The 21 selectees and 9 alternates gathered together at the Schwan Super Rink in Blaine this week for the sixth (and final Minnesota based) phase of the Reebok Boys High Performance 15 Program.
When Phase 6 is completed this week, the Minnesota kids traveling to New York will be evaluated as potential future players for the USA youth hockey teams at USA Hockey’s Youth Select 15 Player Develop Camp. They will have successfully undergone a four month long High Performance Program to prepare for the trip. Hopefully, the majority will end up playing on the USA national youth teams in the coming years, but as the past years have shown the majority will return to play high school hockey in Minnesota.
YHH has followed this story since late February. We have covered each phase of the program starting with their associations/coaches nominations when about 500 kids entered the program. Those kids played and practiced March and April under the tutelage of high school level coaching playing with kids from within their districts. The 100 plus kids chosen to go to St. Cloud played under the tutelage of a mix of college and USA coaching. But at Blaine the emphasis had shifted to USA coaching to playing serious hockey.
There comes a time in each kid’s life where they move from being “that kid” to being “that young man”. For some kids, it can happen earlier in their teens or late in their teens. Sometimes it seems to happen over months and sometimes overnight. All parents recognize the change after it happens. Suddenly, that boyish thing their child has had is gone. Its then parent realizes that their relationship with their kid has become a relationship with a young adult.
It is part of life. This type of change happens in hockey as well. When a talented kid moves to the higher levels, the hockey becomes serious; skating well on the ice has to be balanced with coping with a strange environment off the ice.
Minnesota hockey kids start out in an association environment where each year things are familiar, the tryout process the same, the coaching is tempered, and the environment supportive. That environment goes out the window with serious hockey. Things are not familiar, the tryout process can be strange, the coaching gruff and the individual support nonexistent. Reebok’s program trys to get kids to understand new environment. Phase 6 tries to provide that focus and from the feedback they get at the USA Hockey level, they have been successful.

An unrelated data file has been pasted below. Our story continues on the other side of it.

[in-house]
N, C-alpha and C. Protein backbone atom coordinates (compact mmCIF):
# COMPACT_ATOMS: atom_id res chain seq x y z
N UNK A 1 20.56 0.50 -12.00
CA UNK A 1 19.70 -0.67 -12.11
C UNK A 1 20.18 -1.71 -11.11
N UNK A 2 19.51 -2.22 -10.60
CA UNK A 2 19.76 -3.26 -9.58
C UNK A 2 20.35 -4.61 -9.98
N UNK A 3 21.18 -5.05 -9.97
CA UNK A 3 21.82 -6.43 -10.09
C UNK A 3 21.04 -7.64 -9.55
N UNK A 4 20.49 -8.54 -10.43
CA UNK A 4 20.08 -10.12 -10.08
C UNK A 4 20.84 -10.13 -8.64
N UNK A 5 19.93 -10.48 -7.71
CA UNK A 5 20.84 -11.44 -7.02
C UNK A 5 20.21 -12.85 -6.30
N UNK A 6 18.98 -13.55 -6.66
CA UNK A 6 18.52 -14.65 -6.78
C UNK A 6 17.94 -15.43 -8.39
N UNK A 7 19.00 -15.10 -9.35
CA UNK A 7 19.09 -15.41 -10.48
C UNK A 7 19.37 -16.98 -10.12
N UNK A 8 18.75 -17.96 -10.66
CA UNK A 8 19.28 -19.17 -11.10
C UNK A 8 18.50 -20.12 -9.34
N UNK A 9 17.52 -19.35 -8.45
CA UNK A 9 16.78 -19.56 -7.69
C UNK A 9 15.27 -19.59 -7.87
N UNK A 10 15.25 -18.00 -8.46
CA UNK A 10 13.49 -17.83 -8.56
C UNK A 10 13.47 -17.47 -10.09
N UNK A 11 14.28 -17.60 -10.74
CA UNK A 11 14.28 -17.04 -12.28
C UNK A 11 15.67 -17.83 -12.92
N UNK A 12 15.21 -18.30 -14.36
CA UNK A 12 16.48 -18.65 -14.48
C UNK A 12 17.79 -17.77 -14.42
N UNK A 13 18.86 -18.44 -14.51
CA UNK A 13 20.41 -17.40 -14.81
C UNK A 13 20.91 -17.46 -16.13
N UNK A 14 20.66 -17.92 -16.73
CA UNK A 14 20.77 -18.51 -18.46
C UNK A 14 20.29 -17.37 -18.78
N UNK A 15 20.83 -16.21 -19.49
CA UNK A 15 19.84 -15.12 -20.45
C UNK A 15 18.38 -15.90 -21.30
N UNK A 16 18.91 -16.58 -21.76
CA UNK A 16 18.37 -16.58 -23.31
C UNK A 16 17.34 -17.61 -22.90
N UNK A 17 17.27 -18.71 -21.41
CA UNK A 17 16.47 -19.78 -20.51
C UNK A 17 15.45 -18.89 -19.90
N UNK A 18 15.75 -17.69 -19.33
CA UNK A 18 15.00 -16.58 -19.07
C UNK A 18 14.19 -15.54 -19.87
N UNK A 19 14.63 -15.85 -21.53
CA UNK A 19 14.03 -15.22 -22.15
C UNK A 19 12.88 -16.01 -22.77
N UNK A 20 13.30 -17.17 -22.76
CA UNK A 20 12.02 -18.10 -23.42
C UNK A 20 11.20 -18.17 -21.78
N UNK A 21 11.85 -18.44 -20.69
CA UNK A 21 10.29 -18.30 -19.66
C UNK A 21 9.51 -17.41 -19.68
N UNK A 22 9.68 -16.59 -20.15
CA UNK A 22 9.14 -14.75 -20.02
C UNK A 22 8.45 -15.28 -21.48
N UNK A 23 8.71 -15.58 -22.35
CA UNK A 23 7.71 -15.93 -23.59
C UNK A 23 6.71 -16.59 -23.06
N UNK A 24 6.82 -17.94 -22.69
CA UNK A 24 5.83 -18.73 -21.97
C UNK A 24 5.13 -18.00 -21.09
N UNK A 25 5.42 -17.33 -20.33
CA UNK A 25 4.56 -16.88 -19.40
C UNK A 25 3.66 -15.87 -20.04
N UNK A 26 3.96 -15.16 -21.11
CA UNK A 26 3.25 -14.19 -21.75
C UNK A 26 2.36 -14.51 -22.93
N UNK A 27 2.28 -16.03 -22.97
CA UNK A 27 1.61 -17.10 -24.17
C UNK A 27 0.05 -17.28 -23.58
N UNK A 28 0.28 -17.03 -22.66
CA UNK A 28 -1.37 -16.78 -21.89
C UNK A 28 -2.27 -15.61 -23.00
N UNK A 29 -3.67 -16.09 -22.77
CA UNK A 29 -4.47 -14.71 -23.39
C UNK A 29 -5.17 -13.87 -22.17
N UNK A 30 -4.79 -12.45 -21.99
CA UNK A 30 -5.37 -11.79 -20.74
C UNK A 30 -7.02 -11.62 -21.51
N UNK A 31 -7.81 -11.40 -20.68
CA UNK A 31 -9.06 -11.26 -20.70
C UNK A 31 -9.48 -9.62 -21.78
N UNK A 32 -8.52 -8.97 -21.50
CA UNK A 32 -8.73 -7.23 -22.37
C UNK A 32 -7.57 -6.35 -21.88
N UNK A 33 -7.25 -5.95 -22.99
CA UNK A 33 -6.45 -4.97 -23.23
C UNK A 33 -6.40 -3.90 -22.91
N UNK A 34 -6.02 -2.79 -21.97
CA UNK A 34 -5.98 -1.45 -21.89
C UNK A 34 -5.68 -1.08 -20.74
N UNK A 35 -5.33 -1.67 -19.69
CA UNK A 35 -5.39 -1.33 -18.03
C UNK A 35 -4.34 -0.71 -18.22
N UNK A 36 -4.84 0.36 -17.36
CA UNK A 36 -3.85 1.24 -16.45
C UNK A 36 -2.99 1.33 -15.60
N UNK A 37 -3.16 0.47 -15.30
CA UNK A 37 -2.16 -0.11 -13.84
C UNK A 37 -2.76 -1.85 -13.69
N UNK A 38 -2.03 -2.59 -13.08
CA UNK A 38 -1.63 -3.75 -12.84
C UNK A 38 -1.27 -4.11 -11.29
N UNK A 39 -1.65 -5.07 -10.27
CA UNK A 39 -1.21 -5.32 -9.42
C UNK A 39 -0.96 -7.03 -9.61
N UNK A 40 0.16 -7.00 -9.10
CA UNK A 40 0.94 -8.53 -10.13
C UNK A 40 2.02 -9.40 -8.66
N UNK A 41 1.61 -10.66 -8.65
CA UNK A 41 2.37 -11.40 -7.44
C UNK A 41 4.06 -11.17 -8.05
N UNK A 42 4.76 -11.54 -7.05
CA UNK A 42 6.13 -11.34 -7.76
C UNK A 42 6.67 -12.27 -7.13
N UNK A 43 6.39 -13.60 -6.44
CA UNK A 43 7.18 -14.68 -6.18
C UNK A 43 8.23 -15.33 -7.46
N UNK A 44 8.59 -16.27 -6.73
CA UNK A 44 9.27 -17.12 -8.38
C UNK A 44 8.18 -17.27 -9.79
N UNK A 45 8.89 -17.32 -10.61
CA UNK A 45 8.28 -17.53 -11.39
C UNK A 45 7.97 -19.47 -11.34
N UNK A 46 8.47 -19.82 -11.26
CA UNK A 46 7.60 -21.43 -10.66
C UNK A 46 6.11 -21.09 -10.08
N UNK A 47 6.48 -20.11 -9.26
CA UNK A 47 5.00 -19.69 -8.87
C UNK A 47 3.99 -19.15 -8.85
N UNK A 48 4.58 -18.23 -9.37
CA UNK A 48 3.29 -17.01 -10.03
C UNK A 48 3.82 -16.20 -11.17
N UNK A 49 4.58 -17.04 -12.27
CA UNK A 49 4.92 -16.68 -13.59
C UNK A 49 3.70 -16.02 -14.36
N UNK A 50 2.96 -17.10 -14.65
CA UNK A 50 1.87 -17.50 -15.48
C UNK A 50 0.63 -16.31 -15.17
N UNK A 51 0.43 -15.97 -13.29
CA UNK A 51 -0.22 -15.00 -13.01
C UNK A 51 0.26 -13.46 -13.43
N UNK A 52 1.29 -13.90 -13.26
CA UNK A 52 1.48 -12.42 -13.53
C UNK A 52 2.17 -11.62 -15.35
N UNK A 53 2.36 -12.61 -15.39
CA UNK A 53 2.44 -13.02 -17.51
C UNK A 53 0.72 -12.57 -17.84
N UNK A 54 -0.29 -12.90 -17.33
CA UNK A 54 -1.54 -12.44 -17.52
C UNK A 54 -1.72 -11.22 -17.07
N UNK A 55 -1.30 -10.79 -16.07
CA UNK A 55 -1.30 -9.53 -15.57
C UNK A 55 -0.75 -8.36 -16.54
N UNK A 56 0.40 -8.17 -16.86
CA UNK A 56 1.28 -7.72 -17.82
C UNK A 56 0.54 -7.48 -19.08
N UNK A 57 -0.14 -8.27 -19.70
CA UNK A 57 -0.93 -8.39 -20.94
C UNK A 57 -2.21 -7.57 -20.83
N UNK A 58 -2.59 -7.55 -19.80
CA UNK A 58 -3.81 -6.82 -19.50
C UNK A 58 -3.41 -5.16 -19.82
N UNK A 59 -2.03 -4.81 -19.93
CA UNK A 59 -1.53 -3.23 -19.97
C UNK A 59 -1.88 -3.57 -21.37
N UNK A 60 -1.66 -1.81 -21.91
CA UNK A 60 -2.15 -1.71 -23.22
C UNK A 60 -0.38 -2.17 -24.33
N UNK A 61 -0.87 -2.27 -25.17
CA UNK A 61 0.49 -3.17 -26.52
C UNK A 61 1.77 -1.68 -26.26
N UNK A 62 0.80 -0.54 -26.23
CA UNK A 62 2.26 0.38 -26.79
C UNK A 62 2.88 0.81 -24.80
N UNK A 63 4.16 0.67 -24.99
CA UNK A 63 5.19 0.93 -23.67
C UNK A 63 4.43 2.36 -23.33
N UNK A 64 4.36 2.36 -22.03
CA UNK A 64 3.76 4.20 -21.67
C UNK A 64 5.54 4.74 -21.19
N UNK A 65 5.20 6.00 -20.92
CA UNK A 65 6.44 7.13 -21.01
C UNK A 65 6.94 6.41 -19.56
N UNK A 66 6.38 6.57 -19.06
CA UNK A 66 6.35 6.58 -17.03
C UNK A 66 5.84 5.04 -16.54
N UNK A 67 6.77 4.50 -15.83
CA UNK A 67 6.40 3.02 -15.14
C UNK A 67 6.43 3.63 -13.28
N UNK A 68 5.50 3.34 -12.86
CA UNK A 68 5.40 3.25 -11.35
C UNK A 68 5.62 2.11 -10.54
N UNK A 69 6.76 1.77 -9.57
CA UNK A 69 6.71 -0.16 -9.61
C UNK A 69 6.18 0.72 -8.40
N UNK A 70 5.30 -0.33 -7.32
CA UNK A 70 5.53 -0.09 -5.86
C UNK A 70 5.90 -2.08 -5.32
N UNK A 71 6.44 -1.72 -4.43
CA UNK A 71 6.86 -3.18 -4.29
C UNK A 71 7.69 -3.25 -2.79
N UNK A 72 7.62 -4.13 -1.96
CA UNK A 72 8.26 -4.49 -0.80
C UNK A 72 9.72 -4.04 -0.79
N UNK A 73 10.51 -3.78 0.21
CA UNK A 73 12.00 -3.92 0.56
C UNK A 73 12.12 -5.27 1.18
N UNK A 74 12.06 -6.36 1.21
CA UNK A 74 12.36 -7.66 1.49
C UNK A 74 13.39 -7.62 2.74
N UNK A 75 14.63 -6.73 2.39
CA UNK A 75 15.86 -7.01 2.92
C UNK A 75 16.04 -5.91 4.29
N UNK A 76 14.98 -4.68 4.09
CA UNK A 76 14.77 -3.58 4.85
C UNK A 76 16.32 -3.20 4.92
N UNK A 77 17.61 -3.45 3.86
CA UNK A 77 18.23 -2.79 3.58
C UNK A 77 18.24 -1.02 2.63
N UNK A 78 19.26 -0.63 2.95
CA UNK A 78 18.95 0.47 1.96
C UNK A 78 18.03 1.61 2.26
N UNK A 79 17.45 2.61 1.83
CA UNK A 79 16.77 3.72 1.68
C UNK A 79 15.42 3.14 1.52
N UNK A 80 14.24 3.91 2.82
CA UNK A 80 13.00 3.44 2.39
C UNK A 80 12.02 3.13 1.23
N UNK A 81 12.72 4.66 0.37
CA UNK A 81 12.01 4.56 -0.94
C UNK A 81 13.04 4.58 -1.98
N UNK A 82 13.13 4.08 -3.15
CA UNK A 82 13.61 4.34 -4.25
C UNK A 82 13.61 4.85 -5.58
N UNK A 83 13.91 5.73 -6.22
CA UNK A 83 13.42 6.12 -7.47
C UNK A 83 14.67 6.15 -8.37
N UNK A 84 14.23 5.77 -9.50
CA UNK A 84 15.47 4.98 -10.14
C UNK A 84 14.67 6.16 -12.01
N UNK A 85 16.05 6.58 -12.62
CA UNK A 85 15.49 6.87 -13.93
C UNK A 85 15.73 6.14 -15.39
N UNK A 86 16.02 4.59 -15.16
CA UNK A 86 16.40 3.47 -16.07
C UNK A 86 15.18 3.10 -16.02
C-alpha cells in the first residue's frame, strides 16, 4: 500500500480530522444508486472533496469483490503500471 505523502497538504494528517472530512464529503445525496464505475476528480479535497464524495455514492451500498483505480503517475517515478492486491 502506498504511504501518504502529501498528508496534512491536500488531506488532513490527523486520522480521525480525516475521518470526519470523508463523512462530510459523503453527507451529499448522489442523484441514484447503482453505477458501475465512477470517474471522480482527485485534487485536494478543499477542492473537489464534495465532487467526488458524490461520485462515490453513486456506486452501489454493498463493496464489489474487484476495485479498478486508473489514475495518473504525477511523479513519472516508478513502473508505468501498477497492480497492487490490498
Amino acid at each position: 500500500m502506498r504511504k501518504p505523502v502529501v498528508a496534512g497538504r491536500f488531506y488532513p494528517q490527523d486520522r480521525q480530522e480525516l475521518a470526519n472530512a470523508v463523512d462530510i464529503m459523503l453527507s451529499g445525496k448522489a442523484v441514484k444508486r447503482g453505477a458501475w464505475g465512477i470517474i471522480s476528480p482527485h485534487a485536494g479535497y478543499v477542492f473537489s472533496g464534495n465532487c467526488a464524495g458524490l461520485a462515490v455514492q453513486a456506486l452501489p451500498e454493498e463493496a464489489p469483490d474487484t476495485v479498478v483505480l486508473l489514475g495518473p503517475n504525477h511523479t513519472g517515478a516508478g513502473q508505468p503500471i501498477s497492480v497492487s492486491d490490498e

Mike MacMillan, the Chief Architect of the program, designed the program not only to allow kids to prove their worth on the ice, but he designed the last phase (Phase 6) to give the Minnesota kids an idea what awaited them in New York. Making a USA youth hockey team is serious hockey. The kid may still be a kid off the ice, but at New York they will be evaluated as young adults.
The remarkable thing is how distant and sophistcated the Reebok program is from the past method. In the late 1980’s and early 1990’s, Minnesota kids were selected by season end and sent letters that invited them to go to New York. There was no tryout program. Today the Reebok High Performance Program is that tryout program.
The Reebok High Performance Program gives Minnesota kids the opportunity to play and to learn to play “serious hockey”. The program is not just a tryout where a Dad says “Lace up your skates and show them what you can do, son”. It is more than that. Those have gone through the process have been exposed to high school level coaching, college level coaching and finally USA Hockey coaching. Mike MacMillan, understood how to create a program that makes sense and that builds on each surviving kid’s knowledge as they move through the program phase by phase over the four month long journey.
If a Minnesota kid is going to be “wearing the flag”, he has to be prepared to succeed in that different and strange environment. Minnesota Hockey recognized that a long time ago. And those Minnesota kids that participate in the Reebok High Performance Program get a taste of serious hockey. Then they become known as a serious hockey player.